As it's difficult to tweak the dose of Aricept (it's only available as 5mg & 10mg pills and 10mg/day caused bad side-effects last year), I considered the use of low-dose Huperzine A (50mcg/week, say) to "top-up" the inhibition of acetylcholinesterase by Aricept.

There's always the possibility of unwanted interaction between the two substances, so I will be treading very carefully.

Dr. Art Ayers said...

Nigel,
I agree with your approach.
I also need to pursue my major point about these drugs. I am not concerned about the interactions between the drugs, but rather the fact that neither drug is specific for acetylcholine esterase. The drugs affect dozens of other essential signaling and metabolic components and the side effects of each are different. I doubt that they are interchangeable and Aricept withdrawal can only be partially compensated by Huperizine A. Most of the impact on mental function probably has nothing to do with acetylcholine levels.
Your vigilance in supporting her anti-inflammatory diet probably compensated for the tendency of Aricept to cause UTIs and intestinal flareups.
I think that the UTI antibiotics will not be as hard on her gut flora as other antibiotics, but probiotic support should also be considered.
Best of luck.

Nigel Kinbrum BSc(Hons)Eng said...

I can't give mum any supplements while she's in hospital, so I have to wait until the Aricept takes effect and hope that it's effective on its own to get her into a mental state fit enough to be allowed to go home.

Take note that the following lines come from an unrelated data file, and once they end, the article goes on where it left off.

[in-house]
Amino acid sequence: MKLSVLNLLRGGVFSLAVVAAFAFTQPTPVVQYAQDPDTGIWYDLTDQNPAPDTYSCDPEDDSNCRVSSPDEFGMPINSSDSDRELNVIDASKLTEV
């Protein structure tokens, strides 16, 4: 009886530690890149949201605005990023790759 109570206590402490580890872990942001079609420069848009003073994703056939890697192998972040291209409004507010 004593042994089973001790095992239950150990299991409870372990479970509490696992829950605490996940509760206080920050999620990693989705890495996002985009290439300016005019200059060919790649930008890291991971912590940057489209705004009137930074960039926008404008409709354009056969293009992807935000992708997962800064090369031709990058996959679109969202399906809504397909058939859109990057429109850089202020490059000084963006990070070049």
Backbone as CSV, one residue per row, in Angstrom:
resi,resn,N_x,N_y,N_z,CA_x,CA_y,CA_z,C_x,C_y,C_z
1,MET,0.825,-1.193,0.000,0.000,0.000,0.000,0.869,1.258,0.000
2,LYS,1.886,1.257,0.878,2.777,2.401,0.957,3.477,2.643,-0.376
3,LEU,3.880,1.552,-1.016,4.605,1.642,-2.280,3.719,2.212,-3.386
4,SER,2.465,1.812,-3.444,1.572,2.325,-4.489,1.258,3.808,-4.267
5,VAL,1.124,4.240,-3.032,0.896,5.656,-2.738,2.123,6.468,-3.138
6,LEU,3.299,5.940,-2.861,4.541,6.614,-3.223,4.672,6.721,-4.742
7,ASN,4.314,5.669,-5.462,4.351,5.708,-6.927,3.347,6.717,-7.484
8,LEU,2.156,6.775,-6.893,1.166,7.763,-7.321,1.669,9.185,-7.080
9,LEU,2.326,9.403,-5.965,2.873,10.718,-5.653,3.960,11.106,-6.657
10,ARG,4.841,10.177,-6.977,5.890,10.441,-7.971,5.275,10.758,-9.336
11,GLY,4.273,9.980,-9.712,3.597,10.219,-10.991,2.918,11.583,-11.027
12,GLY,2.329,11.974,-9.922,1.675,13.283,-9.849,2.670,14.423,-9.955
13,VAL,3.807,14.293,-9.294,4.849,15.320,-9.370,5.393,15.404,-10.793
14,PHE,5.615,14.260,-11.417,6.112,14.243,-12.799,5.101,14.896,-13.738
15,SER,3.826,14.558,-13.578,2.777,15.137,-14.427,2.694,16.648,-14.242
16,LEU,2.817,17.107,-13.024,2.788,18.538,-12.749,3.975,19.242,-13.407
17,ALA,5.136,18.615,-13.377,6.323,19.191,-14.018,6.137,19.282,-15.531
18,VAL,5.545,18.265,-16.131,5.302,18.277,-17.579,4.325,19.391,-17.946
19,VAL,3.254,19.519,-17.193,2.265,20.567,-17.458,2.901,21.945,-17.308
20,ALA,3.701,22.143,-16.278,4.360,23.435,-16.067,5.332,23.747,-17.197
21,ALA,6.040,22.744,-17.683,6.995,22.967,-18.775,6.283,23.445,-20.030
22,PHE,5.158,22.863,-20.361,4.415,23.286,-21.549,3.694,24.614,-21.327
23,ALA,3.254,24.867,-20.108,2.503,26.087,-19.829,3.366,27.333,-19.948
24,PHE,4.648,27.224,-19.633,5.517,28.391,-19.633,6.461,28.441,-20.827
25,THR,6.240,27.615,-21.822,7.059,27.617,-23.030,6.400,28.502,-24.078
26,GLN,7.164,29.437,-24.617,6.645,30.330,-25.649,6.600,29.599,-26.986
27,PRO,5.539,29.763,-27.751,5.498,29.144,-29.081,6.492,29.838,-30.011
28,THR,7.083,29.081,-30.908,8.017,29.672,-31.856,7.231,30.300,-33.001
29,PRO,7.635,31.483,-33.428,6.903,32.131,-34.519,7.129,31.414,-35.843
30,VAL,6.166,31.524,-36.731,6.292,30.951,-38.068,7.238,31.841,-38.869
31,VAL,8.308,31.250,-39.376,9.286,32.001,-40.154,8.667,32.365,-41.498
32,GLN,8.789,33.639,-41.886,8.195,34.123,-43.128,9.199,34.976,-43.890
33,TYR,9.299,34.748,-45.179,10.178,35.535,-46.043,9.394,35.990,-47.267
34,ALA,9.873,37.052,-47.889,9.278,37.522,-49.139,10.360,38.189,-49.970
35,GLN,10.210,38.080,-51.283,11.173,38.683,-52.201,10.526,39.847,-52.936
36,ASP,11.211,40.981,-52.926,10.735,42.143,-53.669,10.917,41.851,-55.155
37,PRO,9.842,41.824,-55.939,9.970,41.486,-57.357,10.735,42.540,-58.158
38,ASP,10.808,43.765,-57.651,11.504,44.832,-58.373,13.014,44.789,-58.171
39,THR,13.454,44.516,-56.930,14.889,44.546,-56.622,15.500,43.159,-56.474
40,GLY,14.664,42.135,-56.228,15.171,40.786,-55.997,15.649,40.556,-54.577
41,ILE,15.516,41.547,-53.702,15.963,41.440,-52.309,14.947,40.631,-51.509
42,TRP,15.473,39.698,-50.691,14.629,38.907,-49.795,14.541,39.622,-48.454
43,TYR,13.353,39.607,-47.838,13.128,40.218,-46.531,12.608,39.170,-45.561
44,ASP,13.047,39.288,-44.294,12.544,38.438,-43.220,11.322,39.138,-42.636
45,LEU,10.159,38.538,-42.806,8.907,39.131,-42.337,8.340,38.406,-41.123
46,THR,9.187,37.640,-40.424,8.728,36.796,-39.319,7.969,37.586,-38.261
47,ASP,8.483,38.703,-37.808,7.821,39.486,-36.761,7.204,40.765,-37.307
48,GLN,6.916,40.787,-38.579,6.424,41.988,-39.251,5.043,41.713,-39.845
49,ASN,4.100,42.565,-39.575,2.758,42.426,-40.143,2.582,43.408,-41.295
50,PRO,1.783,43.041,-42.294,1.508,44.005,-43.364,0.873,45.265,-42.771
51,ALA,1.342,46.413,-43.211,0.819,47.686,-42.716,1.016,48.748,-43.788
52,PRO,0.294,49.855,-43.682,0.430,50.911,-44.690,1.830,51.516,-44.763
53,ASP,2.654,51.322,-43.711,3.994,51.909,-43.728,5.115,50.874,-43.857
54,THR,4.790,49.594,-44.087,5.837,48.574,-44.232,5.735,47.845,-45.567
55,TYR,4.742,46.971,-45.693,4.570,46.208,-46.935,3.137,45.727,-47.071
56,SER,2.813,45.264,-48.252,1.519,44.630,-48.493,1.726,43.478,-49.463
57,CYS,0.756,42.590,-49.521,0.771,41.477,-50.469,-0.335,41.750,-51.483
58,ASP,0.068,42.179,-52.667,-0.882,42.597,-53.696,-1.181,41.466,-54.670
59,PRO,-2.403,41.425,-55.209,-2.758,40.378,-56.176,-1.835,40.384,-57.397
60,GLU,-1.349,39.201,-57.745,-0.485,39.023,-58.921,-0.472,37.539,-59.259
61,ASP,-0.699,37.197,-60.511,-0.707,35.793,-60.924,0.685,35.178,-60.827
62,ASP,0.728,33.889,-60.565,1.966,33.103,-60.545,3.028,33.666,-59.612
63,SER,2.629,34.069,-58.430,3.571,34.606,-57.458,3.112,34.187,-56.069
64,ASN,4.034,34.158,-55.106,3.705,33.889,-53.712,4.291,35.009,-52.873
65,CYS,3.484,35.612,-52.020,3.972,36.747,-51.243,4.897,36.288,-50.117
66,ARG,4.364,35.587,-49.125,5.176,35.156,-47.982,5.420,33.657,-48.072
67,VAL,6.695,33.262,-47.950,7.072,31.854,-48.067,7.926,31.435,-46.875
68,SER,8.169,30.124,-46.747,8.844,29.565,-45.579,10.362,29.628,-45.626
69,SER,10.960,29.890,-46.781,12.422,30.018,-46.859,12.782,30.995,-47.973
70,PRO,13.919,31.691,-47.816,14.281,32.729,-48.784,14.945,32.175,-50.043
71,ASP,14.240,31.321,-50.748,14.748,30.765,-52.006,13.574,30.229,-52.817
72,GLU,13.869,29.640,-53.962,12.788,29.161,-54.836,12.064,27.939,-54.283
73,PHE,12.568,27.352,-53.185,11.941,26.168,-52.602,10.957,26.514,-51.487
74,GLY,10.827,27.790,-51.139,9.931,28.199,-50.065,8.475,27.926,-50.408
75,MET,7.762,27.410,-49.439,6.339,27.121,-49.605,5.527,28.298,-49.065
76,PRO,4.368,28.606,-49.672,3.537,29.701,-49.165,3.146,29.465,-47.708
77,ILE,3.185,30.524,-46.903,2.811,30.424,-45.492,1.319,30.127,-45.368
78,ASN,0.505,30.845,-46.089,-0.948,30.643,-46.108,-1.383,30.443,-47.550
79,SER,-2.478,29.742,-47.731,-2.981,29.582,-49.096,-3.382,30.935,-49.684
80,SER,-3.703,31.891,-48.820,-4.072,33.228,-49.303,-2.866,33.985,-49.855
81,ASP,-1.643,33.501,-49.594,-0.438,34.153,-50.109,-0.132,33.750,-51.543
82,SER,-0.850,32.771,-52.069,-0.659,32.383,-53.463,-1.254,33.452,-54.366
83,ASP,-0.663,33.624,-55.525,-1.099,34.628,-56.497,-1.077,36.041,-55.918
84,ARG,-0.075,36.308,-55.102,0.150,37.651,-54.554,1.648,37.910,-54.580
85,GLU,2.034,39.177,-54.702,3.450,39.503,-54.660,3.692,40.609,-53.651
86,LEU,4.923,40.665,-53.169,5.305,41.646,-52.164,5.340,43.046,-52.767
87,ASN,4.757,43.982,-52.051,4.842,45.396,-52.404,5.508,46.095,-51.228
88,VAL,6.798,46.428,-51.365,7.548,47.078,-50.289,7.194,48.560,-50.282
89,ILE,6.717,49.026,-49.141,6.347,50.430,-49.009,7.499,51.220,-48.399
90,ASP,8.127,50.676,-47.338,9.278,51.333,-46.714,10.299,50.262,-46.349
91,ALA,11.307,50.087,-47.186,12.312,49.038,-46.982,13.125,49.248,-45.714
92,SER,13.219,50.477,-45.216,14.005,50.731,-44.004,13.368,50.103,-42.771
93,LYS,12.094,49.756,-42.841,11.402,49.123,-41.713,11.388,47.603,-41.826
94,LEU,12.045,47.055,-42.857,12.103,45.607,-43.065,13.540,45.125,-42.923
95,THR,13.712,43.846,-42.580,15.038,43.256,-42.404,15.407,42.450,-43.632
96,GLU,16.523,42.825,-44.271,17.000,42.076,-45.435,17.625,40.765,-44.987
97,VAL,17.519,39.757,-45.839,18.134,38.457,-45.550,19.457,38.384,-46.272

Homeopath said...

Interesting blog......

Anonymous said...

You were correct in predicting that statins and metformin are transported into the liver via the same organic anion transporting proteins. This transporter protein is encoded by the SLCO gene. Mutations within this protein family SLCO1B1 (domain OATP), are predicted to occur in 20% to 38% of the caucasian population, exposing a large % of the caucasian population (study of population genetics looking at this mutation was done in Finland) to greatly increased plasma levels of these drugs. Statin toxicities can run the gamut from mild myopathies (the lucky ones), peripheral neuropathies, rhabdomyolysis, and lastly most troubling and destructive(unless death results from the rhabdomyolysis), neurodegenerative diseases. Except for the association between variations in SLCO1B1, statin use and myopathies, the other adverse effects are not being studied, esp the neurodegenerative ones .

Anna said...

Hi,
I am The editor/writer with physician.com. I really liked your site and i am interested in building a relationship with your site. We want to spread public awareness. I hope you can help me out. Your site is a very useful resource.

Please email me back with your URl in subject line to take a step ahead and also to avoid spam.

Thank you,
Anna Huges
editorial.physician@gmail.com
www.physician.com